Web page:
On Friday, the company’s CEO, Ted Sarandos, issued an internal memo, offering managers guidance on how to handle employees and talent speaking out against the comedian and his latest set for the streamer, which has been accused of being homophobic and transphobic by critics and some of its own staff members. “It never feels good when people are hurting, especially our colleagues, so I wanted to give you some additional context. You should also be aware that some talent may join third parties in asking us to remove the show in the coming days, which we are not going to do,” Sarandos writes in the memo before likening the response to the backlash Netflix received for shows and docs like, Cuties, 13 Reasons Why, and My Unorthodox Life.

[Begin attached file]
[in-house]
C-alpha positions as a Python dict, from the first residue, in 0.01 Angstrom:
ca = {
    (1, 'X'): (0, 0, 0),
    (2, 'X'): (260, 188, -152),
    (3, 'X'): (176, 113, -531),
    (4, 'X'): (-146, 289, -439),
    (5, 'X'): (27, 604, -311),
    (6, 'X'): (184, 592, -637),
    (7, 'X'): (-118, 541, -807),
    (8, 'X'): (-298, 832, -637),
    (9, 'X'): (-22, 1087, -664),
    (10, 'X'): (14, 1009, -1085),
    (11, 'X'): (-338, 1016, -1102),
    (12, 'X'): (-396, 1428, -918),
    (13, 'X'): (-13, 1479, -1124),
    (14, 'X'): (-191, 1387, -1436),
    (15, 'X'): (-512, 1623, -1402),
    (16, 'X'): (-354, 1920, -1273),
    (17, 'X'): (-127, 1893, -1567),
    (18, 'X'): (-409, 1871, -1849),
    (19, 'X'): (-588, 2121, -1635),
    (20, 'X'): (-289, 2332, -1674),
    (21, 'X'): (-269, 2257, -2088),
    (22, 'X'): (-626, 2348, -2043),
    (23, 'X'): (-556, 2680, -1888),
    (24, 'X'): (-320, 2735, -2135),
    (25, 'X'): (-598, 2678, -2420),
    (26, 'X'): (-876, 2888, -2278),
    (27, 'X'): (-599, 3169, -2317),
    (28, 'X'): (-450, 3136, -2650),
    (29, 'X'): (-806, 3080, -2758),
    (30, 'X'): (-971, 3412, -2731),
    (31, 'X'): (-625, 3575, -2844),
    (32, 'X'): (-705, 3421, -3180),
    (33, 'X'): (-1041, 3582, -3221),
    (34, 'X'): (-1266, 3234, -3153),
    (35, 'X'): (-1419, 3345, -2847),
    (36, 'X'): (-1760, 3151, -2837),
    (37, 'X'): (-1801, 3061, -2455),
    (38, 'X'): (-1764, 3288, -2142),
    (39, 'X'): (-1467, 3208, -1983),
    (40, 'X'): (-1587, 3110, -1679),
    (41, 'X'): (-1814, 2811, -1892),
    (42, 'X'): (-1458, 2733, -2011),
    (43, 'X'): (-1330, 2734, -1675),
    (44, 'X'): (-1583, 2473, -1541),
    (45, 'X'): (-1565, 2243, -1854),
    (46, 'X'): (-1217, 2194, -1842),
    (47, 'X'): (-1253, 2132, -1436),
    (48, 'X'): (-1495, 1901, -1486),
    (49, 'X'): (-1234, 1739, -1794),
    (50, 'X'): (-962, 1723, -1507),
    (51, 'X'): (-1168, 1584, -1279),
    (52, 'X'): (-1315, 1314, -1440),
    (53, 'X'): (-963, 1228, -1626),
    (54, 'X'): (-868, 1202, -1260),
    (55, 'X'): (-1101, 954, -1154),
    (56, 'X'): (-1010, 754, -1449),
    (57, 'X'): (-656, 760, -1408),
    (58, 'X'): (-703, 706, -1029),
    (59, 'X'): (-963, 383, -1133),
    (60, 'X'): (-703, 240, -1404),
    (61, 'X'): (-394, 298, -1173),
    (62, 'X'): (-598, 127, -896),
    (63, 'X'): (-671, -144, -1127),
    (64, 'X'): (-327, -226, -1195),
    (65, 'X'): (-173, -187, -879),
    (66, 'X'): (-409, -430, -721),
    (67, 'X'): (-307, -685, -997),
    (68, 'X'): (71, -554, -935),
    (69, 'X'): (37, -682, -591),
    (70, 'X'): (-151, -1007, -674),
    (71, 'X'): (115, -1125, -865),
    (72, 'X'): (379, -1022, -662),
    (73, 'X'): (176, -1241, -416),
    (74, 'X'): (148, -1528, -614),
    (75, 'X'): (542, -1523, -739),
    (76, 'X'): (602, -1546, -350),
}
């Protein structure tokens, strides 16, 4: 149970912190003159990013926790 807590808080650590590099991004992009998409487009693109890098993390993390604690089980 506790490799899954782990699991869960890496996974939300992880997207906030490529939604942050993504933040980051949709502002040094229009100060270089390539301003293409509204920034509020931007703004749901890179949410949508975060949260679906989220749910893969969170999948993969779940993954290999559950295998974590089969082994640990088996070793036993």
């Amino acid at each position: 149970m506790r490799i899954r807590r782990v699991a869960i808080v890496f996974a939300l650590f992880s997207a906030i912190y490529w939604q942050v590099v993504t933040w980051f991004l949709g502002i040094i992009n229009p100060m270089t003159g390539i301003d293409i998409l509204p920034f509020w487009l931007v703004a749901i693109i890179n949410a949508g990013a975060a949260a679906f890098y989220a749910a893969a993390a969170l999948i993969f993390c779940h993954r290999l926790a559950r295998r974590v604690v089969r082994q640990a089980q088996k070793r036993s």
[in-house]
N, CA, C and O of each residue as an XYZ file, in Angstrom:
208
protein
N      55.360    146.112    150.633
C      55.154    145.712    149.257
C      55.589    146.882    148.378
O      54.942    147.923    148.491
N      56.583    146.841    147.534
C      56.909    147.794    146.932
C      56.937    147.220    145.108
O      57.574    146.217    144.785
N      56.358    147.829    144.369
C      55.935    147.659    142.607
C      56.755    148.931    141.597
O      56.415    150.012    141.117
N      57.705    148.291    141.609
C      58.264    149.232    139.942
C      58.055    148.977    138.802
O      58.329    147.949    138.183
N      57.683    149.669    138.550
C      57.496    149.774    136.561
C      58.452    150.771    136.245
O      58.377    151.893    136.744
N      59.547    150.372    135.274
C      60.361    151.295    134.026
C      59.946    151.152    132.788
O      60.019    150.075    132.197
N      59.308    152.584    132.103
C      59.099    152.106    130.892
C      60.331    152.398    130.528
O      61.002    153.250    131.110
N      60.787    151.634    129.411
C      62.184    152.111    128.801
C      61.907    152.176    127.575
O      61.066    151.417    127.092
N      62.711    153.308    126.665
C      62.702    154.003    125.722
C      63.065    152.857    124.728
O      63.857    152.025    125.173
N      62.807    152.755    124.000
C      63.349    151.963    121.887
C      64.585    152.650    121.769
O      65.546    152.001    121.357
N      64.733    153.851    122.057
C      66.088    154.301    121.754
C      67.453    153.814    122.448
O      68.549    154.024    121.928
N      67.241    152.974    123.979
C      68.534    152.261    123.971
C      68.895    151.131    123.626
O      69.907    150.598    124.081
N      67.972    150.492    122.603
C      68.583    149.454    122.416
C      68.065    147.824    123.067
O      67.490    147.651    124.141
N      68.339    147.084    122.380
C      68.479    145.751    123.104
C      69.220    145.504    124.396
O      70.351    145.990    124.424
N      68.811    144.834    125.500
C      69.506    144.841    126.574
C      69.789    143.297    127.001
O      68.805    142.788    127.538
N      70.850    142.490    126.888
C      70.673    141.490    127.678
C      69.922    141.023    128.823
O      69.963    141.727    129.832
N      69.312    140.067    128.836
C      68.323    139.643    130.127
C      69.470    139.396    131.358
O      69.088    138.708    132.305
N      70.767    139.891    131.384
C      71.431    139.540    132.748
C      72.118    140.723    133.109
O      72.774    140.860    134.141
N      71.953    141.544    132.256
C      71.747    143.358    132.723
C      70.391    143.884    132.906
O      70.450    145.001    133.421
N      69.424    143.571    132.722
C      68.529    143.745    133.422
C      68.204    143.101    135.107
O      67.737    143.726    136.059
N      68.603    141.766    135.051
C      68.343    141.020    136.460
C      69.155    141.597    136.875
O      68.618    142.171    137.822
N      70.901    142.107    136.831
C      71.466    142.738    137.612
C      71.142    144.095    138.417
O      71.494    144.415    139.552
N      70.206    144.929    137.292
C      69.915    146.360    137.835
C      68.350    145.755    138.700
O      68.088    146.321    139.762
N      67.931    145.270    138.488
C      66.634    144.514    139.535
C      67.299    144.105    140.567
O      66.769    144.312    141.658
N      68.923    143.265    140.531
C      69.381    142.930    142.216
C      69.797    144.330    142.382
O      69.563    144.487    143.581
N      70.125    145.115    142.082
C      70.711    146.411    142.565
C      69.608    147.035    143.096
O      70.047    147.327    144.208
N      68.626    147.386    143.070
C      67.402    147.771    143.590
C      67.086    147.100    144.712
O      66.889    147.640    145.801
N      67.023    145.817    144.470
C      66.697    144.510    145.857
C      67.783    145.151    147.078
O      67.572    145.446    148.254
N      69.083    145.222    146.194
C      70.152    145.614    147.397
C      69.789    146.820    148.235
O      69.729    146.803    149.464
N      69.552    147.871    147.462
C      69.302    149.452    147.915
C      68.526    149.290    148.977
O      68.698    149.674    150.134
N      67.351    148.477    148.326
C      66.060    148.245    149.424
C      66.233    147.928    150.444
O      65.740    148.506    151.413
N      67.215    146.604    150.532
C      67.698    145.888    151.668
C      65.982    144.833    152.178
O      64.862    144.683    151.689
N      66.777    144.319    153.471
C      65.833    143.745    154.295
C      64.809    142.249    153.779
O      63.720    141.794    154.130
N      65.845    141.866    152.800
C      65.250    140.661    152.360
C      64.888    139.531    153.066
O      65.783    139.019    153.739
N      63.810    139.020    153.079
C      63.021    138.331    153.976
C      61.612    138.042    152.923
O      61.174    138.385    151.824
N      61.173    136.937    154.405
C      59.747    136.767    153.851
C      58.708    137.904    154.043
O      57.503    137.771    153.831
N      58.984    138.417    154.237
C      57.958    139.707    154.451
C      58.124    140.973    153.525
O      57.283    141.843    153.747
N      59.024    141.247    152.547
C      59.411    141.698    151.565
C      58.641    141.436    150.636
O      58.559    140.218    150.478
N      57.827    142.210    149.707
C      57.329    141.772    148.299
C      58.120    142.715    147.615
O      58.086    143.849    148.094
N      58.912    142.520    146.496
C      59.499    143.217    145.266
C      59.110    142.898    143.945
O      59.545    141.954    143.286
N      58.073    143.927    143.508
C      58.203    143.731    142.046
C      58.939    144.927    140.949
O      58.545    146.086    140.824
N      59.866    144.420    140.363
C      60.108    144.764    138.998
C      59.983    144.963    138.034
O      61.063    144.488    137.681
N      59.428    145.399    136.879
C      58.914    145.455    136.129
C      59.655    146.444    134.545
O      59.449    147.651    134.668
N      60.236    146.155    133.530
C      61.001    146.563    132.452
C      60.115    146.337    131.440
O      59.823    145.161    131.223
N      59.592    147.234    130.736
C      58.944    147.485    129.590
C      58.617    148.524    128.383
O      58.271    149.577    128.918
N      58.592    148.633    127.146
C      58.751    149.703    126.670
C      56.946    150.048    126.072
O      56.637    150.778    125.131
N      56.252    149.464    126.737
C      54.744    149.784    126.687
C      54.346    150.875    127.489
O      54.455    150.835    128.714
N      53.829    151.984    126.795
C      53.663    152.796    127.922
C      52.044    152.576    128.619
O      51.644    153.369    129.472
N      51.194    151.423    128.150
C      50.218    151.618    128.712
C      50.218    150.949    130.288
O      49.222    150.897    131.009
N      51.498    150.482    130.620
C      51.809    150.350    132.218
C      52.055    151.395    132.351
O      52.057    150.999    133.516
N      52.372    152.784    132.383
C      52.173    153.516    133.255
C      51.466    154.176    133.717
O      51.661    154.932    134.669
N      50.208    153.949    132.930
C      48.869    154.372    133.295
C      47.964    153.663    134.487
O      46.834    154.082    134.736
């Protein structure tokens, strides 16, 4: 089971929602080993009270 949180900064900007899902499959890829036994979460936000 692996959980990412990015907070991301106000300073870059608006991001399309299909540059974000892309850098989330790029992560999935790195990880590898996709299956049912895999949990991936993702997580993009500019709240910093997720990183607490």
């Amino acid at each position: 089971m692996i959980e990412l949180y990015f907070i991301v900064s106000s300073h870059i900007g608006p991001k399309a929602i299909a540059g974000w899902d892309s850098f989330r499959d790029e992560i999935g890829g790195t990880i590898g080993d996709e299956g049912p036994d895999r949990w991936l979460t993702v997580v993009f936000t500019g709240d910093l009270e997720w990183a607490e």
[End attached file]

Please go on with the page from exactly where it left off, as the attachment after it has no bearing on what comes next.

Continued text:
“We don’t allow titles Netflix that are designed to incite hate or violence, and we don’t believe The Closer crosses that line. I recognize, however, that distinguishing between commentary and harm is hard, especially with stand-up comedy which exists to push boundaries. Some people find the art of stand-up to be mean-spirited but our members enjoy it, and it’s an important part of our content offering,” Sarandos adds. The Netlfix chief goes on to reinforce the company’s commitment to inclusive programming and lists off a number of titles he considers emblematic of that commitment.